Two of the three states in New York’s Tristate area had the country’s highest median household income in 2006 — but New York was not among them. New Jersey and Connecticut were joined by Maryland as the states whose inhabitants had the loftiest median incomes in the U.S. last year, according to information reported this summer by the Census Bureau. West Virginia and Mississippi tipped the opposite end of the scale with the lowest.

No matter where the bucks are, they’re spread over an increasingly diverse array of 111 million U.S. households: 55 million with married couples; 30 million with just one resident; 19 million with unmarried family members, and seven million with nonfamilial co-habitants. Back in 1960, by comparison, there were 53 million households counted by the census and 39 million of them housed married couples, noted Census Bureau spokesman Robert Bernstein.

So, at last count, married couples occupied half of all U.S. domiciles, down from 62 percent in 1960.

As the country’s median age has slowly but steadily climbed from 32.8 years in 1990 to 36.4 today, more workers are remaining in the workforce past the age of 65. Nearly one-in-four of those ages 65 through 74 were employed last year, up from 20 percent in 2000. Metro areas with the largest such contingents in 2006 included Boston, Dallas-Fort Worth, Minneapolis-St. Paul, and Houston, all with roughly 28 percent still in the workforce. Ranking first was Washington, D.C., with 32 percent.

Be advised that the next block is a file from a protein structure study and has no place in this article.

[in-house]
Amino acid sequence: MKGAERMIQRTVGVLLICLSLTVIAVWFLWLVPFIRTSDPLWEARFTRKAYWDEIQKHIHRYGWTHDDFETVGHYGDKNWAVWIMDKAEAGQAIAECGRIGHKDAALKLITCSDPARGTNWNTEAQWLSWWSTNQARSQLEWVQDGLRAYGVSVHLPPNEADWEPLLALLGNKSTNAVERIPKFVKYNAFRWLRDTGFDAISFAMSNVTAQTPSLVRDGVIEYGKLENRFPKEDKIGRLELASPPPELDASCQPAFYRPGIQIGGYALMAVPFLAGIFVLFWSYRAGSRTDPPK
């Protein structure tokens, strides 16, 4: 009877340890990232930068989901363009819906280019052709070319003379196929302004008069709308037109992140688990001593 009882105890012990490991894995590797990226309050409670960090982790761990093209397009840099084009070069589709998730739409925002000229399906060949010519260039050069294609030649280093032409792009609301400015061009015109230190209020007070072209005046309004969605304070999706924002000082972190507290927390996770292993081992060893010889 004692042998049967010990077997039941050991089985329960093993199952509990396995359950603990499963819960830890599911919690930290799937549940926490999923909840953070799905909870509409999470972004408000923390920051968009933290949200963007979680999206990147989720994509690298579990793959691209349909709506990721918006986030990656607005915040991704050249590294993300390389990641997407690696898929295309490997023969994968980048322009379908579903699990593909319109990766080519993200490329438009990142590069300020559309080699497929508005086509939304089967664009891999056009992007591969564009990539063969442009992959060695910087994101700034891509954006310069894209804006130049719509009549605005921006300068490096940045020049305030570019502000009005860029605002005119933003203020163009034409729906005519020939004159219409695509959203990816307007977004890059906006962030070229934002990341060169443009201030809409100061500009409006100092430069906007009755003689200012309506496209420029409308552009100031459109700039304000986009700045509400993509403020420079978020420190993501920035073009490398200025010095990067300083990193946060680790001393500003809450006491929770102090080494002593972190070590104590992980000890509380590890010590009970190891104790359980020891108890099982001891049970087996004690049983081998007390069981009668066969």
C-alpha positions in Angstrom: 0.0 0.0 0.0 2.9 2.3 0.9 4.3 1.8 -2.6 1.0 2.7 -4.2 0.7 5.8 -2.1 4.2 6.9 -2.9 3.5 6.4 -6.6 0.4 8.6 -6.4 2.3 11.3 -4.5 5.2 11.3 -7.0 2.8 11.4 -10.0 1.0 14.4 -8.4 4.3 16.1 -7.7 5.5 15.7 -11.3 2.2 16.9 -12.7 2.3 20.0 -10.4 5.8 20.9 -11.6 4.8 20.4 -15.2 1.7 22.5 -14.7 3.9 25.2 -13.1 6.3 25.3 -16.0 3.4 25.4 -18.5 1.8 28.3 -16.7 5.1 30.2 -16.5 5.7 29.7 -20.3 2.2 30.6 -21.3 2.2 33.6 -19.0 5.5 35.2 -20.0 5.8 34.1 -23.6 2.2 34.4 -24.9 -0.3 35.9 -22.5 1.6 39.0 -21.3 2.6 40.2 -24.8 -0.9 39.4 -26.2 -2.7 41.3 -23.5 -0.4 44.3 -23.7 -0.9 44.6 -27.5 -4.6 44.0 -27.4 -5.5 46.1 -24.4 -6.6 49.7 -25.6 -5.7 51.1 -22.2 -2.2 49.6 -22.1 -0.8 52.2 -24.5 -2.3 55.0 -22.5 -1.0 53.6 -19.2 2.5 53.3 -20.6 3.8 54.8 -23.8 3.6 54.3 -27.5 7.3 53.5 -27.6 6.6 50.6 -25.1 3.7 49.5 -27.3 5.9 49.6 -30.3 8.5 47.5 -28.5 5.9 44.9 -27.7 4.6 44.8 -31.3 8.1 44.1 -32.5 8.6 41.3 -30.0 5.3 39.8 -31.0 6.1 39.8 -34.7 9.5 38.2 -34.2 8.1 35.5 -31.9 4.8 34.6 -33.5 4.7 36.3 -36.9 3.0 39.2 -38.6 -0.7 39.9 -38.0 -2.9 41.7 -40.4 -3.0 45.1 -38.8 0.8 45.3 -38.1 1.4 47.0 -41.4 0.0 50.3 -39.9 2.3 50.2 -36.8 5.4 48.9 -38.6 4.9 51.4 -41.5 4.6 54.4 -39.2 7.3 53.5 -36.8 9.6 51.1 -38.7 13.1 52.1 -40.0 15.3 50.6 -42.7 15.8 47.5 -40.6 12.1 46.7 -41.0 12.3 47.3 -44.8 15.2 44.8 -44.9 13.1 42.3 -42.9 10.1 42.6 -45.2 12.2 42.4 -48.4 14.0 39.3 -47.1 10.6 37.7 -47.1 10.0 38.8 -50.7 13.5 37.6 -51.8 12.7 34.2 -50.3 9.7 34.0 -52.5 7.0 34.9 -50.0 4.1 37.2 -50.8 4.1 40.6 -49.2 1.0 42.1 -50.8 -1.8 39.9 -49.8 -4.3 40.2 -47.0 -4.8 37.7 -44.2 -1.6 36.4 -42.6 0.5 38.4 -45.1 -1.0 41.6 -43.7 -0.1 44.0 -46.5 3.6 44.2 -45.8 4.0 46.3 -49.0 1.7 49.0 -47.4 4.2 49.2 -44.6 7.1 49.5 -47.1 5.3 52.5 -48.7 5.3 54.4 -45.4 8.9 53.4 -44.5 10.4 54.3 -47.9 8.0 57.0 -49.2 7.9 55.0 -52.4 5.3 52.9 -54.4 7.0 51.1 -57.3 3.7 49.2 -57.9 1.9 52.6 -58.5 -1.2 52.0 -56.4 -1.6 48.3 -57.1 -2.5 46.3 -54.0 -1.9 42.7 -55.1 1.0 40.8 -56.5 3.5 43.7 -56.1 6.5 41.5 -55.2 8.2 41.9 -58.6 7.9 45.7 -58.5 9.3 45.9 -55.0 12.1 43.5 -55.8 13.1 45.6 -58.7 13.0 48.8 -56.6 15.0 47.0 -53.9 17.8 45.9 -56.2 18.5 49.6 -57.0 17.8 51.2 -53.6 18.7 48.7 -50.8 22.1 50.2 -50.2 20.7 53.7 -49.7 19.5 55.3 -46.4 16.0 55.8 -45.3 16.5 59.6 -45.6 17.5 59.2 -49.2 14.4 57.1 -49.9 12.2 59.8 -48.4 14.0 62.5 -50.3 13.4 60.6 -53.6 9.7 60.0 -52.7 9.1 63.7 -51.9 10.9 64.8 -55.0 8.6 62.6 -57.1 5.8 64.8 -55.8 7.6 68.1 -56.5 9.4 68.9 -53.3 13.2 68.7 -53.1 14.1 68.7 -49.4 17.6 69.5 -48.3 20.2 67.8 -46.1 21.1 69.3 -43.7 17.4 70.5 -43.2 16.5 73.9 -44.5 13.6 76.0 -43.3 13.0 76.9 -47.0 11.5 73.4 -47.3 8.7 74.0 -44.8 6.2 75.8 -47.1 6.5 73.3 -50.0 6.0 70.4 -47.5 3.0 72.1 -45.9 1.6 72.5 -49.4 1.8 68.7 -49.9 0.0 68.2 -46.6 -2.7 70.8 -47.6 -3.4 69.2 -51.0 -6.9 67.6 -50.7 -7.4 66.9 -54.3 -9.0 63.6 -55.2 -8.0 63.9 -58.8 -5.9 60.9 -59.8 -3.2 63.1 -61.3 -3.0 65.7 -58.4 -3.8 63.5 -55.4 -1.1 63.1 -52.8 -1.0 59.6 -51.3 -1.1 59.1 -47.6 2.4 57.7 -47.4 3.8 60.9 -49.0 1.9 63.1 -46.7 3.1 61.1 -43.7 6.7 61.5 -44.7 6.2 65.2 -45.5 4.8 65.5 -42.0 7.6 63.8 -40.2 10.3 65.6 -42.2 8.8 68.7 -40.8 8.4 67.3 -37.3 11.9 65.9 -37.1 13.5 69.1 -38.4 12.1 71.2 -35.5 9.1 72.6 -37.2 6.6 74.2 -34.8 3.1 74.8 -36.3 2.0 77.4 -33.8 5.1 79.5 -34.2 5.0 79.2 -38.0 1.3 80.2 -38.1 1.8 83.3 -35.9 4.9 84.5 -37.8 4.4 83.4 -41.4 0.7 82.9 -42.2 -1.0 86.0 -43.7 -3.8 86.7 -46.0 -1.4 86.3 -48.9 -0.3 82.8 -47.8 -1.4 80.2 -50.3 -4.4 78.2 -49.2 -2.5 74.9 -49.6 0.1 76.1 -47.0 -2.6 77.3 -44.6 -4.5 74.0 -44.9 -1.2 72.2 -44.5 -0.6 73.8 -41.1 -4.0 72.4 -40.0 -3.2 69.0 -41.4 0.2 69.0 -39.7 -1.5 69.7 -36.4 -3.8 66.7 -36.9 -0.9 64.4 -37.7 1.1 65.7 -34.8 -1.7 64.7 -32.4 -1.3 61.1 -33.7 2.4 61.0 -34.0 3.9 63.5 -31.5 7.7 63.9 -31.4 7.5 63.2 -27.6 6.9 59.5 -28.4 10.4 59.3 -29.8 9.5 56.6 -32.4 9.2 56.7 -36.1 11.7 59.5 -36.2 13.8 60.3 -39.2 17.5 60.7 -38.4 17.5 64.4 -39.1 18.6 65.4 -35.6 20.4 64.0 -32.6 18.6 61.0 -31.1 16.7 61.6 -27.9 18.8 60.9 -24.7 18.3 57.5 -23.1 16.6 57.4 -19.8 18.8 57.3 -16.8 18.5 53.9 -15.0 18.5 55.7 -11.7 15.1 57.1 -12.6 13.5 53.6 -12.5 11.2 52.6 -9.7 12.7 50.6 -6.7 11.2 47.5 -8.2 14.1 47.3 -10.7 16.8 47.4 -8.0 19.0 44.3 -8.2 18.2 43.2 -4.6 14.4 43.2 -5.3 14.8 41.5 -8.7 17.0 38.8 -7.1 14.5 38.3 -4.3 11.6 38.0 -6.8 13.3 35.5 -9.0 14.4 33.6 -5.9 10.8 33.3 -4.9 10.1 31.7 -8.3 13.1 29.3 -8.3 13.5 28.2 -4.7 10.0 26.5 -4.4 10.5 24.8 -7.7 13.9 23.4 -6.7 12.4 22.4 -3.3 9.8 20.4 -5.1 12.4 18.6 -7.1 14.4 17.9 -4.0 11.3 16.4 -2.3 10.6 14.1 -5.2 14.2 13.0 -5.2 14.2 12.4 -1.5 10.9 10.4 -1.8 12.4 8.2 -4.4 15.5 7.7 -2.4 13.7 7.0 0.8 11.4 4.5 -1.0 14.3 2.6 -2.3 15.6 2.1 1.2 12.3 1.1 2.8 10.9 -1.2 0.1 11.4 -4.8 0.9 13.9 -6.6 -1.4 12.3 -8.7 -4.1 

Real median household income: $48,200

Highest income1: Asian-American HHs: $64,200; Western U.S.: $52,200.

Lowest income: African-American HHs: $32,000; Southern U.S.: $43,900.

Real median earnings for women: Fell 1.2 percent in 2006.

Real median earnings for men: Fell 1.1 percent in 2006.

Women earned: 77 cents for each dollar earned by men in 2006.

Home ownership: 67.3 percent of occupied homes, or 75 million households, are owned by their residents.People without health insurance: 47 million

Families in poverty2: 7.7 million, or 10.3 percent of 75 million families.

Apparel spending by the 35-and-older set: $49 billion in the 12 months ended July 31, flat versus a year ago.

Apparel items bought by the 35-and-older set: 3.8 billion in the 12 months ended July 31, down 1.4 percent from a year ago.

Notes: 1 indicates high/low income breaks span five racial/ethnic groups, including whites, non-Hispanic whites, Hispanics, African-Americans, and Asian-Americans.
2 indicates Poverty thresholds for a family of four, $20,614; for an individual, $10,294.
Source: 2007 Current Population Survey; 2006 American Community Survey; THE NPD Group.

Consumer spending on apparel was flat in the 12 months ended this July, despite Americans’ rising median income and the presence of more people in the workforce later in life.

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